5 innovative uses for infrared technology, from early bedsore detection to preventing surgical errors (video)
Although infrared technology has been used in the medical sector since the 1950s in imaging, it is being put to work in quite a few innovative devices. Last week, alcohol testing firm TruTouch Technologies’ noninvasive device using near-infrared light to detect alcohol in the skin with the touch of a finger raised $4.3 million. It sees future applications of the device for medical diagnostics.
Here are five, surprisingly varied applications for infrared technology in medicine from combating lung cancer to a laparoscopic surgical tool to reduce surgical errors.
- Identifying blood vessels in laparoscopic surgery: One of the best things about laparoscopic surgery is that it is minimally invasive surgery with small incisions. But one major challenge that comes with it is it can be hard to identify blood vessels. Chicago-based medical device startup Briteseed integrates near-infrared spectroscopy sensors into the tips of surgical cutting tools to help surgeons avoid cutting blood vessels accidentally. The sensors on the SafeSnips device detect the presence and diameter of blood vessels in laparoscopic surgery alerting the surgeon to their presence and locations. The device could reduce healthcare costs since it could reduce the transfusions that patient would require if a blood vessel were cut, as well as the follow-up procedures to mend the damaged blood vessel. A study by Johns Hopkins School of Medicine, relying on data from The Data Bank National Practitioner tracking medical malpractice settlements and out-of-court settlements from 1990 to 2010, estimated that about 4,000 surgical errors took place in that time frame, but acknowledged that the estimate was likely low since many cases are not reported.
- Blasting cancer cells: One of the biggest challenges with treating cancer is killing cancer cells without harming healthy cells. Texas-based NanoSpectra Biosciences’ AuroLase Therapy is its lead indication is for lung cancer. Nanoparticles are injected into the bloodstream with a mission to find lung cancer cells. Once they latch onto them, the cancer cells absorb the nanoparticles. An infrared light is projected onto the relevant area, the nanoparticles absorb it and convert the light into heat and zap the cancer cells.
- Detecting bed sores: Near-infrared technology is being used to reduce hospital-acquired infections, an enormous issue providers have been addressing. One group of Drexel University researchers are developing a way to identify bed sores before they actually appear on the skin. The diffuse near-infrared light is directed to the skin using lenses, so there is no contact with the patient’s skin. The device, which is being developed with funding from the Coulter Foundation, measures hemoglobin concentration and oxygenation beneath the surface of the skin to help physicians assess tissue damage.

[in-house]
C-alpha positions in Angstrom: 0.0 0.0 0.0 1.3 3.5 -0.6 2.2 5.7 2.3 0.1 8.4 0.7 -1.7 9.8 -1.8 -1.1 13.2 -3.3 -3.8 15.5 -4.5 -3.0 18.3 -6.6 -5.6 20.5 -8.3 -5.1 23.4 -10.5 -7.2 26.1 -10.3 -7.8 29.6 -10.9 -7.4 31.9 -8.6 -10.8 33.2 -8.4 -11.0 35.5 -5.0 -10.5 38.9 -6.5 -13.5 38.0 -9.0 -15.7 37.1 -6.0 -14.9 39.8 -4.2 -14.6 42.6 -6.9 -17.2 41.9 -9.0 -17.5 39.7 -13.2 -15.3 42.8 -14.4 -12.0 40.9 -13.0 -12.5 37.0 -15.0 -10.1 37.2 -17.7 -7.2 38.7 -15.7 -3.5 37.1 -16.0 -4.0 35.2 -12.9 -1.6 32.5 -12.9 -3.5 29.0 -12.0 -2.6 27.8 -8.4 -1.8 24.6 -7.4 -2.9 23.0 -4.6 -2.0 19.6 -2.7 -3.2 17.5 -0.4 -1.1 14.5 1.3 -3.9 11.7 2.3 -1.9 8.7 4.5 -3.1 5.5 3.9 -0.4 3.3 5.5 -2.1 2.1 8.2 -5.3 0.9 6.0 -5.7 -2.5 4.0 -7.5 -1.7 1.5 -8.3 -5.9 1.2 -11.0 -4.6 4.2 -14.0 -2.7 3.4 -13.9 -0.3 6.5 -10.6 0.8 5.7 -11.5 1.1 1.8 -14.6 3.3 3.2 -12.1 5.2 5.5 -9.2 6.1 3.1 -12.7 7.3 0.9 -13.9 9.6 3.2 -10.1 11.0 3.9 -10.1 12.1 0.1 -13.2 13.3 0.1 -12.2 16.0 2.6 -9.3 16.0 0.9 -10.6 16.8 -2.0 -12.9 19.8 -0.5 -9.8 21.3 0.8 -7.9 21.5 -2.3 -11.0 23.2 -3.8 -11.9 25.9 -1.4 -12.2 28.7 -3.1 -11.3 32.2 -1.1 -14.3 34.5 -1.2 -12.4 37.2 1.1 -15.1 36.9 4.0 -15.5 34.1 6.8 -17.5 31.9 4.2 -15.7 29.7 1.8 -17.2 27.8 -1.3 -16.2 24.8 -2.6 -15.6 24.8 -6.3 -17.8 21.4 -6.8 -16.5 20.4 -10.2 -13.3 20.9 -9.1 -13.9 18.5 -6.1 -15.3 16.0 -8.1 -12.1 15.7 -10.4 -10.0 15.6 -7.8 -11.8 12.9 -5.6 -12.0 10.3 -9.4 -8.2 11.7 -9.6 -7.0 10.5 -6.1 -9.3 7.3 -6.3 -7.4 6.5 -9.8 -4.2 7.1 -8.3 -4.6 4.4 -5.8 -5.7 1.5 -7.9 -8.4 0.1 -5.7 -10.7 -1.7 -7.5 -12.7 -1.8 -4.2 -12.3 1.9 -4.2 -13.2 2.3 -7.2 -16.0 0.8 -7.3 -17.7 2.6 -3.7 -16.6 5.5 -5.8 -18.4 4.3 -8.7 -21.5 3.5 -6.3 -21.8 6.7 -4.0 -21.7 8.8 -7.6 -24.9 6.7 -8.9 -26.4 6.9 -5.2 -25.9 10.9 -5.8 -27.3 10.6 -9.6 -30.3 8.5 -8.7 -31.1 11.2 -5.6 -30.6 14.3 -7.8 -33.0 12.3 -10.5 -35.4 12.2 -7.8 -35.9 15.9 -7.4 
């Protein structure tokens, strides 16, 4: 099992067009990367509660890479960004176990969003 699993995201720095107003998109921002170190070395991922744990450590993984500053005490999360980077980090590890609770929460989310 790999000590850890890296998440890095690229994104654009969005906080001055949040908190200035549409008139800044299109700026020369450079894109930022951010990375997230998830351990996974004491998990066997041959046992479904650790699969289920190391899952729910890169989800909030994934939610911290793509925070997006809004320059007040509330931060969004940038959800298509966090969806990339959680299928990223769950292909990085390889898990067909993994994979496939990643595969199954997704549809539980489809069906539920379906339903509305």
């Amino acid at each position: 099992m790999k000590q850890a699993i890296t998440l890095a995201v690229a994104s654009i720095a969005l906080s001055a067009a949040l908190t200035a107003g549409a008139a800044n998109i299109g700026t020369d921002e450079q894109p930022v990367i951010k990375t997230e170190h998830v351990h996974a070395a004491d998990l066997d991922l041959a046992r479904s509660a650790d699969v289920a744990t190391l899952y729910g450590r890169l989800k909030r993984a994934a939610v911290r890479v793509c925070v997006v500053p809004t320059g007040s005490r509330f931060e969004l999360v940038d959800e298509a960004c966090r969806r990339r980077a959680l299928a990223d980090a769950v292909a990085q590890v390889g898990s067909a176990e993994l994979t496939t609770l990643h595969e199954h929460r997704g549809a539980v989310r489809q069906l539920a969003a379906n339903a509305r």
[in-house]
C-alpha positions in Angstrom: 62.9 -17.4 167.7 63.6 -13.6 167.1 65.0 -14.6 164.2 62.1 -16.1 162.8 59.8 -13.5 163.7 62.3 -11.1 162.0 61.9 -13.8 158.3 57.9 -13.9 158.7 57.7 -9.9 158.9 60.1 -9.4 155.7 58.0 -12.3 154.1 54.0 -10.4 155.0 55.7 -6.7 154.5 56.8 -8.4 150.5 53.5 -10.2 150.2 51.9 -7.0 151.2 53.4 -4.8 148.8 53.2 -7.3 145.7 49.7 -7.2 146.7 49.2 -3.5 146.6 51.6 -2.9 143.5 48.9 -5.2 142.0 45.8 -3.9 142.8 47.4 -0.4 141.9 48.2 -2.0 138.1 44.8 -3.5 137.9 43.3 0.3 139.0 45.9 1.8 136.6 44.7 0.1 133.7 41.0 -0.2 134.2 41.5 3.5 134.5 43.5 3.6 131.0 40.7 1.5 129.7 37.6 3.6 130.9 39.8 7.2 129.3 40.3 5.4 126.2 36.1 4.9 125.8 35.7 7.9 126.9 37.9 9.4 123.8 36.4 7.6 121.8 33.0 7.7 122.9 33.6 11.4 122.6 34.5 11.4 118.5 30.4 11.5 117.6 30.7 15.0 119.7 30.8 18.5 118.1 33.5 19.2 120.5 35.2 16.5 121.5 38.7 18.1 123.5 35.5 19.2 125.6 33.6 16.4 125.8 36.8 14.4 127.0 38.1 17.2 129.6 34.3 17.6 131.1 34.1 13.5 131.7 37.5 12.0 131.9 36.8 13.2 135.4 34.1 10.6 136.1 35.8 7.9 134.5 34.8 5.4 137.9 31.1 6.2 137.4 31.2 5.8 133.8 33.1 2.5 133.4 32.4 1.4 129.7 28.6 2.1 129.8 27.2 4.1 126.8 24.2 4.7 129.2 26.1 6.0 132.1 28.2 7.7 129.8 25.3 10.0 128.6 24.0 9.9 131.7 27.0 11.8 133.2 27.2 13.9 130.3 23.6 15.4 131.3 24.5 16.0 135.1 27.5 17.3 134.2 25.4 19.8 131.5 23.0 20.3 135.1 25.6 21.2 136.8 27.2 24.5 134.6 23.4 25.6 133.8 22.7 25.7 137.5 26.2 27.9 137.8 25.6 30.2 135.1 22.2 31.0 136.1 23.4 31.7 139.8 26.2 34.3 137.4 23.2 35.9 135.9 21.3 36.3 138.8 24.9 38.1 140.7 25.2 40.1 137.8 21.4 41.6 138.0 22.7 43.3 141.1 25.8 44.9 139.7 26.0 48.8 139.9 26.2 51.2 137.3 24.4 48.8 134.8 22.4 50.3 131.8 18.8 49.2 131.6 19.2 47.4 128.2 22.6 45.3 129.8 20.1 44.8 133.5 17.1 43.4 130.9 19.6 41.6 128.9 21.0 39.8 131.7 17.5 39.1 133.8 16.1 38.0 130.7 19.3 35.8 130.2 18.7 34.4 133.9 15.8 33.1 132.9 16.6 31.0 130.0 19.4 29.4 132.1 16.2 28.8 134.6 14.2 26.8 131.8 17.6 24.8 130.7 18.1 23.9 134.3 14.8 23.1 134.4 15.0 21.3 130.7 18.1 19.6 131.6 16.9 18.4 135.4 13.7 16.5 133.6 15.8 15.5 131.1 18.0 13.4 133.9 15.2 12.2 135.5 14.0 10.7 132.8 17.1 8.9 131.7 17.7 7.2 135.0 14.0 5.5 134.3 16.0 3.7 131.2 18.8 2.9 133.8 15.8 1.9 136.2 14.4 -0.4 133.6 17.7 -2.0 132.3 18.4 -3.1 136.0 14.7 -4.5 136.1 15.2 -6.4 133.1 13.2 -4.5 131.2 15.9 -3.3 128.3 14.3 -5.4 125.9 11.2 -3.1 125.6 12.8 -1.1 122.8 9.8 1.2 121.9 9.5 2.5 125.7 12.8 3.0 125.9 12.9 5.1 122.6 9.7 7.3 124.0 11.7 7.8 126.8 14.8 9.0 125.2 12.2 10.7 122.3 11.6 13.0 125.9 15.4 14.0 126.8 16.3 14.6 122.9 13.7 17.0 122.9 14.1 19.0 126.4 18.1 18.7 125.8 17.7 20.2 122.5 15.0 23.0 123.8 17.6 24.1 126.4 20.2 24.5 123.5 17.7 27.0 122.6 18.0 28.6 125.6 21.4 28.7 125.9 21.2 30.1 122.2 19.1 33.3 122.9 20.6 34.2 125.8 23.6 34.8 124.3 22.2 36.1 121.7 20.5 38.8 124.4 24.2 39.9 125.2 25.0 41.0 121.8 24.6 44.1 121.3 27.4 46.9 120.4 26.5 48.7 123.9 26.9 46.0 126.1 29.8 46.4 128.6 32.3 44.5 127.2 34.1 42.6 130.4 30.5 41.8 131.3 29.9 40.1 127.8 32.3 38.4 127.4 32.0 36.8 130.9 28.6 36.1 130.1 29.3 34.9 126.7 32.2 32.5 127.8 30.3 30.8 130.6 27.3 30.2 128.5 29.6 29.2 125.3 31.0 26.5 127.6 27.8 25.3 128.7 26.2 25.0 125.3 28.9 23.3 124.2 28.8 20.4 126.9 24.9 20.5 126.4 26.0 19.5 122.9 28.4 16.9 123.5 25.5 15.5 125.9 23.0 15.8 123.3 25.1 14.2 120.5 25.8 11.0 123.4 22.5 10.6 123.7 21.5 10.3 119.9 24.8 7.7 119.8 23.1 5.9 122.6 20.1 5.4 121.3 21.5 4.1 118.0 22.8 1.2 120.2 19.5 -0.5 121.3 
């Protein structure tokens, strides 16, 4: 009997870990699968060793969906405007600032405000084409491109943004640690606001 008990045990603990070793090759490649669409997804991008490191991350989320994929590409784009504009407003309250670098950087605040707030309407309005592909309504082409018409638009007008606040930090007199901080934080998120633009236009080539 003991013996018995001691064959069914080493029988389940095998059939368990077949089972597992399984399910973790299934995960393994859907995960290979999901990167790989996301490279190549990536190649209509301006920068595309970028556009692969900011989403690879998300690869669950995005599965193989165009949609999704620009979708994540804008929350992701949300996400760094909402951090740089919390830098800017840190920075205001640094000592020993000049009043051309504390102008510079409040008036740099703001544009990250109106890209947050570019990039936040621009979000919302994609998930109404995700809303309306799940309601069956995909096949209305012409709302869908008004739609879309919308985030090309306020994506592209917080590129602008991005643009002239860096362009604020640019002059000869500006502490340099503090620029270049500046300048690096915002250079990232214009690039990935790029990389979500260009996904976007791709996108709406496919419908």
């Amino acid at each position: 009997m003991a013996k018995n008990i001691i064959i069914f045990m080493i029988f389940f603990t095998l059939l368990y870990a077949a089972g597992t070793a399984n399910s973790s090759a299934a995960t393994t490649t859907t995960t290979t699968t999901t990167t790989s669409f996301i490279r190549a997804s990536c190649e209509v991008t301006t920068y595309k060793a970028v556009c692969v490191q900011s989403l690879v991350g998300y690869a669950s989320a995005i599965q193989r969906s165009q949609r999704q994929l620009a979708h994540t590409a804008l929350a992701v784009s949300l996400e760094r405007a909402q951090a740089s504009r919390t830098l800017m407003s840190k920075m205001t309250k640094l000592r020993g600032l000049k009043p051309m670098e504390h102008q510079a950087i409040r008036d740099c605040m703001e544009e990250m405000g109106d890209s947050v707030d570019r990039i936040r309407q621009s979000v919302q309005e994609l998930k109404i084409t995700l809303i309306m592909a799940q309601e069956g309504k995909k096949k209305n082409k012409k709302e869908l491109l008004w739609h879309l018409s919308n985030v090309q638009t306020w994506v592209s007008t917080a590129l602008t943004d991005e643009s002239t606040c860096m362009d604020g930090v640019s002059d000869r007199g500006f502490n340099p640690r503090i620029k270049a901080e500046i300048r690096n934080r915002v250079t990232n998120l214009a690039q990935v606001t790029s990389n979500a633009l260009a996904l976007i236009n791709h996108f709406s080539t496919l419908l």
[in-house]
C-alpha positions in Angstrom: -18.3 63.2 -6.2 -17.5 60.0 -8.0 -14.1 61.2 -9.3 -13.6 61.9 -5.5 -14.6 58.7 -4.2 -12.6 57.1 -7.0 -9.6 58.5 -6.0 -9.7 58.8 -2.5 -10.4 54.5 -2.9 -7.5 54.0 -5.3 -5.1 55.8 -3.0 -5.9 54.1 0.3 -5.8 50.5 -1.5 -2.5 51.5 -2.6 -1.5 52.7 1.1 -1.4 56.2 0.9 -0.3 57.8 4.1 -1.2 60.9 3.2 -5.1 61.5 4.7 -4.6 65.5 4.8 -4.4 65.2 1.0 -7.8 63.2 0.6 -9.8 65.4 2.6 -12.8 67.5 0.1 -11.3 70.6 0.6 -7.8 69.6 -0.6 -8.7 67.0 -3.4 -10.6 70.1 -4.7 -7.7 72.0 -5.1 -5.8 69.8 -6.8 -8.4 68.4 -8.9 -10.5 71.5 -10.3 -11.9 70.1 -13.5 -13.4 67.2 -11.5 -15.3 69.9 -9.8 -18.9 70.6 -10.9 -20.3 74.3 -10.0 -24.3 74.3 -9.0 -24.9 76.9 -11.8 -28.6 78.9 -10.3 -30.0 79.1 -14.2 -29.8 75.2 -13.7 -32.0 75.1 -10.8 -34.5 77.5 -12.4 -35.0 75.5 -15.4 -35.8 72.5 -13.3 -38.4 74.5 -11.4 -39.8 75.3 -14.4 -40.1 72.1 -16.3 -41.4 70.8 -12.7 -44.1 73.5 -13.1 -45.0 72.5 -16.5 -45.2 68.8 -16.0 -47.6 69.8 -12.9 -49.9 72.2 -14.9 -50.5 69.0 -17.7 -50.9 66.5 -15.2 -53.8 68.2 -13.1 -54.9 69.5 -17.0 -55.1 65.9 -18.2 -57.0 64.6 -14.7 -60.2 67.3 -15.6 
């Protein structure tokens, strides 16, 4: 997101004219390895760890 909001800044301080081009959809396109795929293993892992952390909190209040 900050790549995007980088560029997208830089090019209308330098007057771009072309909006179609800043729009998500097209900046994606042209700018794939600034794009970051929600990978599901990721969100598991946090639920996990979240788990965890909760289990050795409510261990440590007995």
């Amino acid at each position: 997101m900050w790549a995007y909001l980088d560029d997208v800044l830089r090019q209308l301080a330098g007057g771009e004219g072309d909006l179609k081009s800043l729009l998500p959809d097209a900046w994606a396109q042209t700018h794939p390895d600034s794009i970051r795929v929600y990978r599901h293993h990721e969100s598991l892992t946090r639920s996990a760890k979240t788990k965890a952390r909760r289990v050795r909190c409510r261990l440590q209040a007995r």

- Diagnosing brain trauma: Philadelphia medical device company InfraScan uses near-infrared technology for its infrascanner hematoma detector to screen patients for a stroke assessmet or intercranial bleeding from a head injury in two minutes. The second generation of the device, which secured 510(k) clearance from the U.S. Food and Drug Administration last month, acquires data wirelessly and can be used with a Windows mobile phone.
- Sepsis detection: A breath biomarker developed by Isomark in Madison, Wisconsin, is part of the key to its early sepsis detection. When the body has an infection, it tends to use carbon 13 in the metabolism associated with the infection. With the test, patients exhale into a bag. The sample goes into a spectrometer equipped with infrared lasers that measures the ratio between carbon 12 and carbon 13 in the carbon dioxide extracted from the breath. Sepsis is caused by the presence of bacteria or other germs in the blood, which kicks in the body’s immune response. Inflammation occurs that can cause complications with blood flow. Early detection and treatment of sepsis is critical to survival. In 2008, about $14.6 billion was spent on hospitalizations for septicemia, according to the Centers for Disease Control and Prevention.